Canada Going Nuclear…

One of Canada’s crown corporations, (which means it is government owned), is hoping to drum up billions of dollars on three business projects in one of South America’s hottest emerging economies. The government agency in question is Atomic Energy of Canada Ltd., and one of the projects involves building a brand new 740-megawatt nuclear reactor complex in Argentina.

The feasibility study has already been completed, obviously resulting in a favorable recommendation. If and when things progress to the construction and development phase, more than half the work would be done by the Argentines, while Canada would contribute the equipment and technology. Once the project is completed, the complex should come online in 2015.

The other two projects involve the overhaul of an old nuclear reactor complex that went online a while back in 1983, and project management, technology and engineering support to finish building the reactor originally provided by Germany’s Siemens. Note that during the last bout of Argentina’s economic mayhem, which lasted from 1999 to 2002, peaking in 2001 when the entire country went bankrupt, the joint venture with Siemens was halted at about 80% completion.

But, “Don’t cry for […] Argentina.” No wonder the country’s economic system collapsed, considering the political turmoil and the exorbitantly high financial and human price the country had paid to free itself from decades of military and other kind of dictatorship.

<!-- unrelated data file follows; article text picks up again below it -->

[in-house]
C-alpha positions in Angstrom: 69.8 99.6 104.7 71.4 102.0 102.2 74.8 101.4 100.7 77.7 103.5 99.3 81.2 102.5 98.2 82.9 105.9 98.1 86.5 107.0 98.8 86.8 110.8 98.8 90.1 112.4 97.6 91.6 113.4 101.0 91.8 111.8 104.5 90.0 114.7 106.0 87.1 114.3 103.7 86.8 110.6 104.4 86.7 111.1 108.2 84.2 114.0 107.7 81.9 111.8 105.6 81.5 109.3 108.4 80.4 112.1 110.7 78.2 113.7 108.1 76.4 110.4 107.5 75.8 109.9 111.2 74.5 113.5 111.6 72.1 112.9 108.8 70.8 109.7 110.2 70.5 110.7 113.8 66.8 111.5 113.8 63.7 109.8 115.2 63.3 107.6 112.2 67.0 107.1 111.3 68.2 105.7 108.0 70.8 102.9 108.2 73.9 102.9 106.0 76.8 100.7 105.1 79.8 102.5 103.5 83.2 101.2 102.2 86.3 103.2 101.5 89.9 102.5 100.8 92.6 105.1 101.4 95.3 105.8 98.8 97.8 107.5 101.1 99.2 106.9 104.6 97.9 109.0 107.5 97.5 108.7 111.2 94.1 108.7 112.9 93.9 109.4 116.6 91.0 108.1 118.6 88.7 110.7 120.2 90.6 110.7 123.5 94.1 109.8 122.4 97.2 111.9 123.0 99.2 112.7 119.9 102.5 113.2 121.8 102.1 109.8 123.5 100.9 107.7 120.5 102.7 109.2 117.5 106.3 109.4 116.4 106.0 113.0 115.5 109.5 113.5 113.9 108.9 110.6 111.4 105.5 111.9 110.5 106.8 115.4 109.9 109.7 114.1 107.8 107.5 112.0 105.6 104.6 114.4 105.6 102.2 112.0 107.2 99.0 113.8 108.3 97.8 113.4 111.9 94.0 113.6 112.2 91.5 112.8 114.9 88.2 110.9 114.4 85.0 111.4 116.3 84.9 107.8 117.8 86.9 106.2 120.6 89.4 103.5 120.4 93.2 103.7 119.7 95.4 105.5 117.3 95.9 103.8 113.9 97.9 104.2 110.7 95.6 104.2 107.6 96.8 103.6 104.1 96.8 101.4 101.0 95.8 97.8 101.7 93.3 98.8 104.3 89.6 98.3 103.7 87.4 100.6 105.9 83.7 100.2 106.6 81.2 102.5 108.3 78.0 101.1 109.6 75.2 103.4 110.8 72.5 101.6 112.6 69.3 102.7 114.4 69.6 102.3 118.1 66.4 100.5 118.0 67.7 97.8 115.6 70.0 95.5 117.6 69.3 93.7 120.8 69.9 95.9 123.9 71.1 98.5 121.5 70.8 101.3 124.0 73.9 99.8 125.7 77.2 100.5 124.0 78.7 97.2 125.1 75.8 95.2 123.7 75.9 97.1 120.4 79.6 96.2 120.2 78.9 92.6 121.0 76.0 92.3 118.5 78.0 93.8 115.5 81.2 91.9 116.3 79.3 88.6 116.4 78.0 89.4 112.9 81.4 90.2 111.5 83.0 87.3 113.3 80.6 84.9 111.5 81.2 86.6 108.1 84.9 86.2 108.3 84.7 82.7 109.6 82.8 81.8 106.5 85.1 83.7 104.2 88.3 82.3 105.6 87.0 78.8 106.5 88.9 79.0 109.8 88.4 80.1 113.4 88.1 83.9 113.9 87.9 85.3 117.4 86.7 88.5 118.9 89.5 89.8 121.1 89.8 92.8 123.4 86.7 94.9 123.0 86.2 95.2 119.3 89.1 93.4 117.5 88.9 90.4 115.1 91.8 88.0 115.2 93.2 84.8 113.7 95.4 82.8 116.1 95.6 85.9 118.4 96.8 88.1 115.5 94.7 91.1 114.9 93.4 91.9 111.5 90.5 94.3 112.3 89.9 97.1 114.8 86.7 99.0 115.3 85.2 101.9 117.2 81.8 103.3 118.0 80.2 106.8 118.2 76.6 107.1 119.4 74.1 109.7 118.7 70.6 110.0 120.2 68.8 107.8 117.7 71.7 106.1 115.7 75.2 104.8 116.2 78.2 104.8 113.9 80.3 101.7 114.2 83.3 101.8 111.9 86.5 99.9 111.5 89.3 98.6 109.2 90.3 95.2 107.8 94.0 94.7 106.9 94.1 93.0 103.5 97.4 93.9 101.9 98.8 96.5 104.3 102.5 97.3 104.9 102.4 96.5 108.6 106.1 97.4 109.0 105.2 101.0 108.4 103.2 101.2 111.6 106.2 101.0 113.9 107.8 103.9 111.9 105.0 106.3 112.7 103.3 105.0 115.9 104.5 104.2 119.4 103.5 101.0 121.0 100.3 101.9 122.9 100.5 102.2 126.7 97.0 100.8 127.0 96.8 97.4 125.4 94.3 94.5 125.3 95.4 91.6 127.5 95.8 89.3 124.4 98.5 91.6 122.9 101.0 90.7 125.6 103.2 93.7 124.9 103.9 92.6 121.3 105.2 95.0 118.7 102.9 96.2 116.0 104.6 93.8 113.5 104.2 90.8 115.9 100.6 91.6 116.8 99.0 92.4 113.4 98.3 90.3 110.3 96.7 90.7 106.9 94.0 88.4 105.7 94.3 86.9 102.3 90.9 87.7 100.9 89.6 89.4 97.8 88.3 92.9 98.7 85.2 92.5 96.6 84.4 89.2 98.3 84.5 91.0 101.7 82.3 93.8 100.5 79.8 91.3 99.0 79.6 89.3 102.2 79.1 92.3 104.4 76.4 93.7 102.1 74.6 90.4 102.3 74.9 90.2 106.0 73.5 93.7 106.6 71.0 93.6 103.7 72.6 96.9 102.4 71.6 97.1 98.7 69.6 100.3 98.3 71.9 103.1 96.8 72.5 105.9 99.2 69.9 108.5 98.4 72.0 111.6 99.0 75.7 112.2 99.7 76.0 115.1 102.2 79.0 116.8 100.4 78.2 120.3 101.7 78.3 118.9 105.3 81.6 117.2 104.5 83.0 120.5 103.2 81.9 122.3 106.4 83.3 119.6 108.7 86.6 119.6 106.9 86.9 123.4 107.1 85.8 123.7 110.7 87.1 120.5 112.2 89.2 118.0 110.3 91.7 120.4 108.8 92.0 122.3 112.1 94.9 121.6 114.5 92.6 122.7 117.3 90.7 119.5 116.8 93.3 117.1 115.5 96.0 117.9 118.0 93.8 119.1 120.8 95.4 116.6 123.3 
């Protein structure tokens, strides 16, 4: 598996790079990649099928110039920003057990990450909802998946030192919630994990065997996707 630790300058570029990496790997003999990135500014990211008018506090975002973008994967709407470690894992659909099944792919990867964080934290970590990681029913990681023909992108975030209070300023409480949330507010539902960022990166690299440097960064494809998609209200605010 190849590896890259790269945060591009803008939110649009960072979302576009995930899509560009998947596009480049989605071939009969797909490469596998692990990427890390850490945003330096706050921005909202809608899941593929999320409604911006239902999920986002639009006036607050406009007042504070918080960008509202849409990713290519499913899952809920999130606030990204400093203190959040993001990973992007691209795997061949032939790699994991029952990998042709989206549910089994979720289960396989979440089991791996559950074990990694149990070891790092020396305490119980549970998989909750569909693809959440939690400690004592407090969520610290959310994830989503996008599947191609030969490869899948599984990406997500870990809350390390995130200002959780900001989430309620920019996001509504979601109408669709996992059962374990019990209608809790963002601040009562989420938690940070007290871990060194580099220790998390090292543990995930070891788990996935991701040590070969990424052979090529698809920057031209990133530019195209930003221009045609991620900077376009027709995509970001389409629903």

But, with such stressful history finally behind it, it seems Argentina is becoming once more an emerging market that the West should be paying more attention to. The country’s economy has gained significant momentum, (the country’s GDP currently stands at about eight percent), and among other national priorities, the country’s government has vowed to revamp its entire energy sector.

According to government sources, the entire nuclear energy package will come at a price of more than $3.0 billion over the next eight or so years. Broken down by projects, the completion of the Germany reactor will cost about $700.0 million and is expected to come online in 2010, refurbishing of the old reactor from 1983 will cost about $400.0 million and is expected to extend the reactor’s life for another three decades, while building of the new plant is expected to eat up more than $2.0 billion.

The only glitch we see with this story is an old woe of Canada’s crown corporations–labor stoppages. Atomic Energy of Canada Ltd. is a crown corporation and, as such, its engineers and scientists are organized in labor unions. Earlier this week, one of the key laboratories voted to go on strike if more than three months of contract renegotiations end up flushed down the toilet. Hopefully, with more money on the table, labor negotiations could be resolved to everyone’s satisfaction.